By Irfan Shariff
Northwest Asian Weekly
For Korean American Brett Halvorson, a little heart can go a long way.
Last year, the 30-year-old Woodinville resident left his job as an insurance broker to work full time with Gift of Life International (GOLI), a network that supports the Gift of Life programs offered by Rotary clubs worldwide. GOLI is a program that addresses the needs of children who suffer from congenital heart defects and other similar conditions.
Not only is he working with GOLI as a global ambassador, he was also a Gift of Life recipient. In 1983, Halvorson made headlines when former President Ronald Reagan and his wife, Nancy, championed the cause.
They brought Halvorson, then known as Lee Kil Woo, along with another child, Ahn Ji Sook, from Seoul to the United States aboard Air Force One for lifesaving heart surgery.
“For a person of that stature [to get involved] was incredible,” said Halvorson. “It received so much media attention and it boosted the Gift of Life program.”
Soon after his surgery, Halvorson was adopted by a family in Arizona, which accounts for his current name. The family relocated to the Seattle area in 1989.
“After my adoption, I lost touch with everybody [in Korea],” said Halvorson. “My American family kept [the adoption] very low-key.”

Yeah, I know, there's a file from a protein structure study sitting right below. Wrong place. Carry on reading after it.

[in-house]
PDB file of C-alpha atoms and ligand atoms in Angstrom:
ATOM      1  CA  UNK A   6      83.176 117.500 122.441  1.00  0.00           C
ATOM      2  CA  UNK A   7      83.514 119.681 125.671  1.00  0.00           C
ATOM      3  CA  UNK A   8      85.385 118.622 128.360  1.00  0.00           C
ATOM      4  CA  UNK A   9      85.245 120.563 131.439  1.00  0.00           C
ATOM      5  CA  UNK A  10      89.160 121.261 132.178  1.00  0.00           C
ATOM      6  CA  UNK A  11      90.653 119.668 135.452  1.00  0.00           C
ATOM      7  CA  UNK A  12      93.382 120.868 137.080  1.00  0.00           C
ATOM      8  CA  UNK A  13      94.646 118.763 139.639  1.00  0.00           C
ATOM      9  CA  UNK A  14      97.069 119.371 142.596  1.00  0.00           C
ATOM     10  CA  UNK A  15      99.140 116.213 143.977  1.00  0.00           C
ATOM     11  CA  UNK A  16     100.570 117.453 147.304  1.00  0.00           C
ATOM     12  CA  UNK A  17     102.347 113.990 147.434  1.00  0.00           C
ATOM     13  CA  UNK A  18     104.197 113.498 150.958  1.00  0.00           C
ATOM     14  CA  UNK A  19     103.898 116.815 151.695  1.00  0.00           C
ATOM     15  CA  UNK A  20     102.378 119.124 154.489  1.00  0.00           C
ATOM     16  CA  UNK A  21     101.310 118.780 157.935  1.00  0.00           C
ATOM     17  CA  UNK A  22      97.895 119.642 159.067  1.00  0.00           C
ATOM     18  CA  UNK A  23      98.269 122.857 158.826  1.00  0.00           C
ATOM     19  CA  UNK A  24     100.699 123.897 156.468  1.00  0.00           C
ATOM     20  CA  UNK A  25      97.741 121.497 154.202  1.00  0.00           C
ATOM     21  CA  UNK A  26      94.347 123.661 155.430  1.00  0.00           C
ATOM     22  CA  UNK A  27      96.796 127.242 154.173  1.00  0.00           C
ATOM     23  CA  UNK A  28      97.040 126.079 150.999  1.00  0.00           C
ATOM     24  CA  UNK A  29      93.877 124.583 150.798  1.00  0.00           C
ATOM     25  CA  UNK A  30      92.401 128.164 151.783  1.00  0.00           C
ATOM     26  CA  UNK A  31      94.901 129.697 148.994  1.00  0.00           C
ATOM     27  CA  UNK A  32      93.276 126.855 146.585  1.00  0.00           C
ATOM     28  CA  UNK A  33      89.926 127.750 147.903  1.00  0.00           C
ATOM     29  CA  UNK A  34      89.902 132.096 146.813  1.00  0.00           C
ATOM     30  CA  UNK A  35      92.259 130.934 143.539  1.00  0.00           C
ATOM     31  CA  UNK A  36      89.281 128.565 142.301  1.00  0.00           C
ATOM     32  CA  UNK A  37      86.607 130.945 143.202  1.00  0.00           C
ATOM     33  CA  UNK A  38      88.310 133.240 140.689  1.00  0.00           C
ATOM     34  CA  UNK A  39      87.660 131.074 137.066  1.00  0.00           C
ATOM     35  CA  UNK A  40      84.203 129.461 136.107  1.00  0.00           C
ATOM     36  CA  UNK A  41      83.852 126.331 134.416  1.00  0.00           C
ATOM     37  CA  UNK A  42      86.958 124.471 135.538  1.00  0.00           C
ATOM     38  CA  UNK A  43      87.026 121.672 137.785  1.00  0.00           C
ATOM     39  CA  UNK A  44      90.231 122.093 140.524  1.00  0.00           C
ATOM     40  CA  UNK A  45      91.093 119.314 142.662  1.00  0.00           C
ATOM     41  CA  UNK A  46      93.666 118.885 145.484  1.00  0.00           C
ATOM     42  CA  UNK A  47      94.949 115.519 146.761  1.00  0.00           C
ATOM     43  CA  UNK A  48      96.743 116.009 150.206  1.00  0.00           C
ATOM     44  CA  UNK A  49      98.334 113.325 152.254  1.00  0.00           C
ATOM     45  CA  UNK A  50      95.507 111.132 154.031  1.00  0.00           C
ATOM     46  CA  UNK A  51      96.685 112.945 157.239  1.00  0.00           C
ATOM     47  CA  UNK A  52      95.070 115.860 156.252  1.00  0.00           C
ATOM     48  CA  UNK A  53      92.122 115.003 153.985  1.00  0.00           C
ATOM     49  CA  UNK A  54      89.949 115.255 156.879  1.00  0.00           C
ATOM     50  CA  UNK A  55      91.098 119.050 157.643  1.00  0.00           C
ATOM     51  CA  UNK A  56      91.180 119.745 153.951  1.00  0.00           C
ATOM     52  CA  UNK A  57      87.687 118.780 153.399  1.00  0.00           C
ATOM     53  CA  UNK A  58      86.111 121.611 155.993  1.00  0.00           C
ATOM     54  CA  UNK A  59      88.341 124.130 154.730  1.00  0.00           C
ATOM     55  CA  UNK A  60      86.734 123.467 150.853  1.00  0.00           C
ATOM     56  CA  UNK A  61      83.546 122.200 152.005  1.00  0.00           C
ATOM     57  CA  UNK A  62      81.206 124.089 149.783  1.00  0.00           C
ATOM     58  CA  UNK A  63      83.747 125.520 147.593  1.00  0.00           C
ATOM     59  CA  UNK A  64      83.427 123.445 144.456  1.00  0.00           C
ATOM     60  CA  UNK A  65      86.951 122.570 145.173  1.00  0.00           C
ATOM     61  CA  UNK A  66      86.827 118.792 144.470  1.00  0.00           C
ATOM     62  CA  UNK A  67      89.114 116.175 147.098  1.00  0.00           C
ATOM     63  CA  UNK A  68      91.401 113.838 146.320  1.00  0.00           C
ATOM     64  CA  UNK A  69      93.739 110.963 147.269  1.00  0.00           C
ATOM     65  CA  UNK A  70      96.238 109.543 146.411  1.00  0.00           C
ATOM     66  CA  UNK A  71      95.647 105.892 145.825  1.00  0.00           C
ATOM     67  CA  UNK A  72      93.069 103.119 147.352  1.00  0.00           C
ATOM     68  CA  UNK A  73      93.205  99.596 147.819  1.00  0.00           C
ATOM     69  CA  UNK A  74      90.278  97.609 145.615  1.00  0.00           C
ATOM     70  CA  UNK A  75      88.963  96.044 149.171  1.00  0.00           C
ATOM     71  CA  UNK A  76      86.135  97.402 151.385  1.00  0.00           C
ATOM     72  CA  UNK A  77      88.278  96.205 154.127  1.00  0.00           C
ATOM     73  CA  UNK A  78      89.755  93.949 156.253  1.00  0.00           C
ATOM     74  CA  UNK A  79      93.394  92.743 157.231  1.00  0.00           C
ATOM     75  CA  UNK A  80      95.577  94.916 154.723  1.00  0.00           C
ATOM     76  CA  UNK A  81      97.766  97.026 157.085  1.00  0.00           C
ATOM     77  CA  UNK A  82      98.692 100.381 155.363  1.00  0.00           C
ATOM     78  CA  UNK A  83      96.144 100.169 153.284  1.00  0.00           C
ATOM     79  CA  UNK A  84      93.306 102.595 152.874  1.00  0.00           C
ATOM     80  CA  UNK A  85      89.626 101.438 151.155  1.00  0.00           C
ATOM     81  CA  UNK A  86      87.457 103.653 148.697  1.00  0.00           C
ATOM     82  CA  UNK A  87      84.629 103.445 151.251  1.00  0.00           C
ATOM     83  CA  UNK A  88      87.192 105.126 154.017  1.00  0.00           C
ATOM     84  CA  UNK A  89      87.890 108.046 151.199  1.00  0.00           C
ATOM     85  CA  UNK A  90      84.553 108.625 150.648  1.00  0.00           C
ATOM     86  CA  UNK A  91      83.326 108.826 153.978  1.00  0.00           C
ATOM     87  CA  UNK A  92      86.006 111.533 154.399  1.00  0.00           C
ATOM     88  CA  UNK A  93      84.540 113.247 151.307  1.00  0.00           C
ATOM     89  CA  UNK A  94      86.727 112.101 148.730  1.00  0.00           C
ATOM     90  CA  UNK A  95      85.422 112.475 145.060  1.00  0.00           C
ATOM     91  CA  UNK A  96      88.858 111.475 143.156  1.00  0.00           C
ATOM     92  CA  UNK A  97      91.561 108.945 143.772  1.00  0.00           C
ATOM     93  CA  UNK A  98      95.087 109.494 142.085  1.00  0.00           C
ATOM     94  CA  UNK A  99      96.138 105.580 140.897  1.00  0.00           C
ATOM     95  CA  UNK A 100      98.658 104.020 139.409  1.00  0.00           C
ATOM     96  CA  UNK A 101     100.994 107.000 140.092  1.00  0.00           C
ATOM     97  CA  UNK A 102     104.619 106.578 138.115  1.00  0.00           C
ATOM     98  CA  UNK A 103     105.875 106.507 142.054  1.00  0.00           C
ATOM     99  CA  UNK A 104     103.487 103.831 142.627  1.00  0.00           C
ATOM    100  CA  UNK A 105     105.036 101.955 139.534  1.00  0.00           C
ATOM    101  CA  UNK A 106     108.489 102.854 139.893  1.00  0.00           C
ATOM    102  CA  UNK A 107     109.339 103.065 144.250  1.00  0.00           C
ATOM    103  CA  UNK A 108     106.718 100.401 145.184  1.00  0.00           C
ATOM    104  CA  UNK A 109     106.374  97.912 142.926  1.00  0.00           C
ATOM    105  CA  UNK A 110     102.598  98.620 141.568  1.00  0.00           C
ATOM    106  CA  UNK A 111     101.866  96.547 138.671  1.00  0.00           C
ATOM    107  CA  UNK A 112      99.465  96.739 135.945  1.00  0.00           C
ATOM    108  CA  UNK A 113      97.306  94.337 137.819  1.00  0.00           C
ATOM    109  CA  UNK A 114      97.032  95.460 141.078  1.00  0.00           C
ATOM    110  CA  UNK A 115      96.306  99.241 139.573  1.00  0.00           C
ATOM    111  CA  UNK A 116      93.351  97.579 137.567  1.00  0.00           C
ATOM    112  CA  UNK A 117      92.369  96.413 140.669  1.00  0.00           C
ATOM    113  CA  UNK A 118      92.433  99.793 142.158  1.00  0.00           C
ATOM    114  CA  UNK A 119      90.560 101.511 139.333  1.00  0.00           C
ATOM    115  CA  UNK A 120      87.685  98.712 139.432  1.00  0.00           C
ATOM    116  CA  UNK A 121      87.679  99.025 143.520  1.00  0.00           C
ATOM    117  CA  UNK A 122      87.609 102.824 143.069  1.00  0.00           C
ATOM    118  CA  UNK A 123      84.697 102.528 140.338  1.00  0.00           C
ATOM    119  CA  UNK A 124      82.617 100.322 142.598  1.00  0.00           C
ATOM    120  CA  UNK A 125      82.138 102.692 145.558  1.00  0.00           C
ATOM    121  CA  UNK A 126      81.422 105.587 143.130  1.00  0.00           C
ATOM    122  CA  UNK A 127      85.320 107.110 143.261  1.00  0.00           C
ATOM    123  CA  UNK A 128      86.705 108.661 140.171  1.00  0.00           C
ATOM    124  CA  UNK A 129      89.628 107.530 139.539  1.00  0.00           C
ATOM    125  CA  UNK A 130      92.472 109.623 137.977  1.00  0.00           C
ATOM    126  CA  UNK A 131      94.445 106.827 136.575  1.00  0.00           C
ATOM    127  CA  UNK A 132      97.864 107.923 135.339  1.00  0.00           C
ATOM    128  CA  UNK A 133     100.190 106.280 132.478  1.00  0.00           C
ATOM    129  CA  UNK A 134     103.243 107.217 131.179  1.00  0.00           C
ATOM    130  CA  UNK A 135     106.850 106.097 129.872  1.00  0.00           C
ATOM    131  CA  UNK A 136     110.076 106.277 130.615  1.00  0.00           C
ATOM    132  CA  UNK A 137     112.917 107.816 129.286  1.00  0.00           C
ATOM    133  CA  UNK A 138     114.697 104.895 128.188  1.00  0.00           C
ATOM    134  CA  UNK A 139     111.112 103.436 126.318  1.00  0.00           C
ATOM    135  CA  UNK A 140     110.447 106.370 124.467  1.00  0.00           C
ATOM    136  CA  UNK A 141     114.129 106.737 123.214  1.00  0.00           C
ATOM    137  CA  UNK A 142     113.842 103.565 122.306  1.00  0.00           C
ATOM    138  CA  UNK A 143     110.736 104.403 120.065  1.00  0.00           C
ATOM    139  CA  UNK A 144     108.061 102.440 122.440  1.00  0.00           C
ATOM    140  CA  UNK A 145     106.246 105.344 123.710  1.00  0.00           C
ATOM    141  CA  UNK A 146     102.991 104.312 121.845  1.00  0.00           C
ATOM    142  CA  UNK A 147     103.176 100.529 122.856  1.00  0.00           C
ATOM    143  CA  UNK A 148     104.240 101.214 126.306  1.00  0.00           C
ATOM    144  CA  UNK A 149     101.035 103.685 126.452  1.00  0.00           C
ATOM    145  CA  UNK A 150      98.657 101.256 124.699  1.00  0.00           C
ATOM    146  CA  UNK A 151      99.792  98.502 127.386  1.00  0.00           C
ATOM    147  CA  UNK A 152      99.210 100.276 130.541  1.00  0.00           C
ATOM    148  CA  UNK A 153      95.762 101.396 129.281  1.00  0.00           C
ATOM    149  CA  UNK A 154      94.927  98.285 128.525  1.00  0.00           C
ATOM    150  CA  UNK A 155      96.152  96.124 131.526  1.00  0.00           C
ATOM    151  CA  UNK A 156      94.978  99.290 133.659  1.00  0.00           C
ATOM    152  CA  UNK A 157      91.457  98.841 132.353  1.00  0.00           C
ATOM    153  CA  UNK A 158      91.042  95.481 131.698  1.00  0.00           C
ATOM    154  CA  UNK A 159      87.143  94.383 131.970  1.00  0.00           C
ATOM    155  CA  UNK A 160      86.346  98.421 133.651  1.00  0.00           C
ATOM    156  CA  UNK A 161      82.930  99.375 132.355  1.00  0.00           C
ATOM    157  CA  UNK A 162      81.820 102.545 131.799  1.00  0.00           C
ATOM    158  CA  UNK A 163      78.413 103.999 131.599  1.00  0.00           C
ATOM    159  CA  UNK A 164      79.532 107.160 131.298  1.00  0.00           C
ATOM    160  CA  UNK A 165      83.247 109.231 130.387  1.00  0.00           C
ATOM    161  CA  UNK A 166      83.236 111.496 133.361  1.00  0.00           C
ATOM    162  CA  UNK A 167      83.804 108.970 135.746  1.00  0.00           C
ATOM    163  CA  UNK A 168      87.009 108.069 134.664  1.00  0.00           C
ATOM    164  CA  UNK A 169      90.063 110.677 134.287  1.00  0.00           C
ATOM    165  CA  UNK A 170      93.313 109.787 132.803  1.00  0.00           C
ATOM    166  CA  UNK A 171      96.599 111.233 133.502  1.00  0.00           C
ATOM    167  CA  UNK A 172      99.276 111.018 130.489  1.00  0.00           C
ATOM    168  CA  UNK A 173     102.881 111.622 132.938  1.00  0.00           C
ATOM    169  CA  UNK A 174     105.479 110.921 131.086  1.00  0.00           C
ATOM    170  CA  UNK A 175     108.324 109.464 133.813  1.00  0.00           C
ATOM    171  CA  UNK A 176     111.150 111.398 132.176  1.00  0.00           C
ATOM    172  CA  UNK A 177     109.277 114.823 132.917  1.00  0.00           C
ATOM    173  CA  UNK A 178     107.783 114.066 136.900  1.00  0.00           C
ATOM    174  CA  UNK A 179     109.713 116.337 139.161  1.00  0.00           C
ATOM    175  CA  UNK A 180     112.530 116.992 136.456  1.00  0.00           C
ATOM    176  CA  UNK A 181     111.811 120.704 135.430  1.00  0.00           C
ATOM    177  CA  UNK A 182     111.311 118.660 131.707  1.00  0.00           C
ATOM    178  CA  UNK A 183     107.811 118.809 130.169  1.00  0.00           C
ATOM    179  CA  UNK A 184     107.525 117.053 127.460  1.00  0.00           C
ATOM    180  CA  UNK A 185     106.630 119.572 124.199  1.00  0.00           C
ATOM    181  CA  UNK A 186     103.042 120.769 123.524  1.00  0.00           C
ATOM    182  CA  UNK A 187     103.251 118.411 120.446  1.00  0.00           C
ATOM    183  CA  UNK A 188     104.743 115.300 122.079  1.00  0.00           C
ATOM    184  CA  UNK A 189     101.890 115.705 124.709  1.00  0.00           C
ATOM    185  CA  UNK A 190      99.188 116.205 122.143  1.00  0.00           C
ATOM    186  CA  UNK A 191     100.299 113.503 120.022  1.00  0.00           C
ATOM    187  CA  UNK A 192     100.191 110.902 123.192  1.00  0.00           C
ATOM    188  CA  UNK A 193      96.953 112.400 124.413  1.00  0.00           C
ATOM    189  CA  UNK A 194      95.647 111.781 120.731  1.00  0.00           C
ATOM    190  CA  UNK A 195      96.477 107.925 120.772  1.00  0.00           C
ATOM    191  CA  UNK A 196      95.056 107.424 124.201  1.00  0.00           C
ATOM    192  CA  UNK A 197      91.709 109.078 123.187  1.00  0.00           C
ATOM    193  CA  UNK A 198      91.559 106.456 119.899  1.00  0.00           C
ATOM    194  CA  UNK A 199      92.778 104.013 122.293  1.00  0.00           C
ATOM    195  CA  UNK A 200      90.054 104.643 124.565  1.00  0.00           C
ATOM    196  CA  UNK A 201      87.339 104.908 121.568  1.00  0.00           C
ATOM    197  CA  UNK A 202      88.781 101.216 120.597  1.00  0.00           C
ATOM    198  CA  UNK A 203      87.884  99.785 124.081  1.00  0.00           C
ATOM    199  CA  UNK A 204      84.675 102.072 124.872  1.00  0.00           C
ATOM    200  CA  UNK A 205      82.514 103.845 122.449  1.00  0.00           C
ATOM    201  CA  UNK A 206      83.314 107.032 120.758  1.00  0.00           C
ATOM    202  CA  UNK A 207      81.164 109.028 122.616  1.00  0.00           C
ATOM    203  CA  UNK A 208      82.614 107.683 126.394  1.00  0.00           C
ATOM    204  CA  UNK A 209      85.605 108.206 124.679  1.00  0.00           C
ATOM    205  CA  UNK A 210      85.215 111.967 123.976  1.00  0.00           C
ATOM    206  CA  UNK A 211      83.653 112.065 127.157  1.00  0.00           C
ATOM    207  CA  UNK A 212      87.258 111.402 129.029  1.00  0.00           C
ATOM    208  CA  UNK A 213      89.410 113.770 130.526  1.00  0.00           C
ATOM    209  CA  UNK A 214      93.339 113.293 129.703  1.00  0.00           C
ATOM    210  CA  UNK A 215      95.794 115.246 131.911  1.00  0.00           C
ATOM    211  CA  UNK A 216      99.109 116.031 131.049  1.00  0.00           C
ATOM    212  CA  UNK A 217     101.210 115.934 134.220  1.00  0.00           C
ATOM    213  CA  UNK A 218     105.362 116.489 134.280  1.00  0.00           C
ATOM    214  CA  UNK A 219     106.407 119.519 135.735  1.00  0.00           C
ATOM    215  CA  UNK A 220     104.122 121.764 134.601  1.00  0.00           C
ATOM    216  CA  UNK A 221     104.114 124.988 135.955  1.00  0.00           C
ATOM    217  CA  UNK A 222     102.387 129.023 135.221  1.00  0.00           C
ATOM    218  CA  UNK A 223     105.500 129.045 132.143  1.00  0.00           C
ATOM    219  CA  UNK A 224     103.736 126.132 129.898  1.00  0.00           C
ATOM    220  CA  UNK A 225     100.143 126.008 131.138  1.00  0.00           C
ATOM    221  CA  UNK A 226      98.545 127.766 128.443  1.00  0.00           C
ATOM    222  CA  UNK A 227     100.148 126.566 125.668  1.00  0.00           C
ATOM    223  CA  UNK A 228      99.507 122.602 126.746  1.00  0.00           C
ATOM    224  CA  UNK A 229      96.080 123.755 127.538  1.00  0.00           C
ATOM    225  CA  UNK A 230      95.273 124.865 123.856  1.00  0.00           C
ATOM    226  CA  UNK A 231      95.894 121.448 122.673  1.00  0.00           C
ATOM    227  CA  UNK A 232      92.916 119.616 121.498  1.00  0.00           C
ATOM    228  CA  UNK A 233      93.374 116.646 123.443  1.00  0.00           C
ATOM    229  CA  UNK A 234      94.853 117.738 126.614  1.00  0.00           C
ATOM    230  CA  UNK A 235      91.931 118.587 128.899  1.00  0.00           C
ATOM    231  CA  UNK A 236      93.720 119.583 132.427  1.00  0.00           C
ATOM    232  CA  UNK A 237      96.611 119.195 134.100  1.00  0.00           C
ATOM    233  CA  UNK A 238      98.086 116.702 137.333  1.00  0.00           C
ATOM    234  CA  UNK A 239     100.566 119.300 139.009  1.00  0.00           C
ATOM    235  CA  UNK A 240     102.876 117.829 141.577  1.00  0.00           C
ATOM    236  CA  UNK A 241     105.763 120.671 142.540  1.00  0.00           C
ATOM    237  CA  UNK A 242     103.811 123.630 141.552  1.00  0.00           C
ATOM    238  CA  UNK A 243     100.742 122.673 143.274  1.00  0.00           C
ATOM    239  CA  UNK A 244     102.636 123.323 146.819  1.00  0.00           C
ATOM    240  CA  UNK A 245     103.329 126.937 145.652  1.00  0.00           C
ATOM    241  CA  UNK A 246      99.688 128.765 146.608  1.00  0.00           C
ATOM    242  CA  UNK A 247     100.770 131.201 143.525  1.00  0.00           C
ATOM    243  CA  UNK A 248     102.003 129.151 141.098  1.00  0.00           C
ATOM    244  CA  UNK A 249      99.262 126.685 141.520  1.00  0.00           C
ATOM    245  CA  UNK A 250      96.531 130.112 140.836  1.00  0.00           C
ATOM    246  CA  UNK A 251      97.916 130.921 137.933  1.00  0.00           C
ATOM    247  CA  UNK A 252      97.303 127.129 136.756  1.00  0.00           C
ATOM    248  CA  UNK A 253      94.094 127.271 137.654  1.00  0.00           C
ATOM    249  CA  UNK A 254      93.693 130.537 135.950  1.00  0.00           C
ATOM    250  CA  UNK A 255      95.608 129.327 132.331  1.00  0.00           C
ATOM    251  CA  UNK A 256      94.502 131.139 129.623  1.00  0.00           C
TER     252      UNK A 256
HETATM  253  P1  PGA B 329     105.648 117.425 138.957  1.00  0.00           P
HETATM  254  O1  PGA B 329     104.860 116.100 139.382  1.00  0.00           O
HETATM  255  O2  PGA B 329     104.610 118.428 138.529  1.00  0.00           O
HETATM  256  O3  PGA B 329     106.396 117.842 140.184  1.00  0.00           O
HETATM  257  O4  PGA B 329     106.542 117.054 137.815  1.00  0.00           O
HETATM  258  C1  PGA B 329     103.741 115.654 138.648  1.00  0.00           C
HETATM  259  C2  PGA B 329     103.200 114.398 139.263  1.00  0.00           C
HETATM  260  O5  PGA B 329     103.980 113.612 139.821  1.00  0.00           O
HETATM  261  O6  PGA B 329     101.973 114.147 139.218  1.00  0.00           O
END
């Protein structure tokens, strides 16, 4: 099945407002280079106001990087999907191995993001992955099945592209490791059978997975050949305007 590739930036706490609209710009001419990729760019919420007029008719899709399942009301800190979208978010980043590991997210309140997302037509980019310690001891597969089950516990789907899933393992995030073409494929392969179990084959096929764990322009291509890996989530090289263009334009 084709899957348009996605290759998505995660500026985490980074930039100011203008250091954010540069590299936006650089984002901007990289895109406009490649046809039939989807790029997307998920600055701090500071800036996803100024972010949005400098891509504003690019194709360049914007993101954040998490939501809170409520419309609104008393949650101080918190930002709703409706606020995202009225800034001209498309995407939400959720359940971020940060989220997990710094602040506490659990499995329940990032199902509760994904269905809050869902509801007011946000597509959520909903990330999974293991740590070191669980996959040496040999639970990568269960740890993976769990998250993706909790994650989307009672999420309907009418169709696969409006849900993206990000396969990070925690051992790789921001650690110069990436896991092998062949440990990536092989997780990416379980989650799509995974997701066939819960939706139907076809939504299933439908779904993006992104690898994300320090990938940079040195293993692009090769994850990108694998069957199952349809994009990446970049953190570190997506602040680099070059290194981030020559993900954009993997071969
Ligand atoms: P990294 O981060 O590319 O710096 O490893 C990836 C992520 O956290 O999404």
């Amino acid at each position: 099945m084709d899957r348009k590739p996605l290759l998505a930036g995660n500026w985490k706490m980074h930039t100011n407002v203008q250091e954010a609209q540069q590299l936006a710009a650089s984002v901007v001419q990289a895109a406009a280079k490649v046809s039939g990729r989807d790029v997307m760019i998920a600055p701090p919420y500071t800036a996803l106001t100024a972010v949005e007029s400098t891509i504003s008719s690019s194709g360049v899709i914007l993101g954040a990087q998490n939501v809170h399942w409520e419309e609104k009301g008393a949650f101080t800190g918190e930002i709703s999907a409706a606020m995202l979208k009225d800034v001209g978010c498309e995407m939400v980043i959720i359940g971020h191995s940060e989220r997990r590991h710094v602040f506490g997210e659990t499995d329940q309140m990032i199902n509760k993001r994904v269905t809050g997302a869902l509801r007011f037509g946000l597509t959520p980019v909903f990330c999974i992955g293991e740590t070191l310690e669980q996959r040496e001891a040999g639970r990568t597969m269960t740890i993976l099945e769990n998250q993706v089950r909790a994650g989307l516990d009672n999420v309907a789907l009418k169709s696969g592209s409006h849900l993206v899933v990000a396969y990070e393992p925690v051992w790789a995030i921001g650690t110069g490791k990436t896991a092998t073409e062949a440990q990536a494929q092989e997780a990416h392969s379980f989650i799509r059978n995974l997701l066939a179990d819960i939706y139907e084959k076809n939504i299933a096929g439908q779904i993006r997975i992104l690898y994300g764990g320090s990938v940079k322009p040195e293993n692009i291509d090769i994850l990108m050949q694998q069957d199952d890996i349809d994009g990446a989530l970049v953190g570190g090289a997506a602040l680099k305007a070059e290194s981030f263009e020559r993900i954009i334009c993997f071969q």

A couple years ago, Halvorson attempted to contact Nancy Reagan to thank her for helping in saving his life. Through searches on Google, he was eventually connected to Reagan’s personal assistant at the Reagan Presidential Library.
“You know you’re famous here,” Reagan’s assistant, whom Halvorson declined to name, told
Halvorson over the phone. The assistant was referring to a large photograph of Reagan holding Halvorson and the other Korean child.
“You should’ve seen the look on Mrs. Reagan’s face when I told her,” the assistant said during Halvorson’s next call.
It took several months before he was able to meet Reagan in person. In late 2007, Halvorson was invited to the presidential library for the opening of a new wing. He saw the very plane he was on as a kid.
The next three months unleashed a whirlwind of awakenings that led him to join GOLI.
Halvorson received a call from his biological cousin Eric Kim soon after meeting with Reagan. Kim reconnected Halvorson with his family in Korea.
He was also reintroduced to Gift of Life and the Rotary Club. Halvorson joined the Emerald City Rotary Club and now speaks to Rotary clubs worldwide about the GOLI programs. In 1975, Gift of Life was started by Rotarian Robbie
Donno, when he proposed to his local Rotary Club that they fly a 5-year-old girl from Uganda to New York for an open-heart surgery. Last October, GOLI helped its 10,000th child.
“One in 100 children have a heart defect, and 90 percent of the world doesn’t have access to children’s heart care,” said Halvorson. “My life has come full circle.” He has joined GOLI in its Our Hearts are in Uganda campaign, which aids 300 children by helping them receive heart surgeries.
On May 6, he brought Jane, an 11-year-old girl from Uganda, to Seoul’s Severance Hospital for surgery. South Korea now has the capabilities to perform surgeries that weren’t available when he was a child. He organized the surgery in honor of Reagan. ♦
For more information, visit www.giftoflifeinternational.org.
Irfan Shariff can be reached at email@example.com.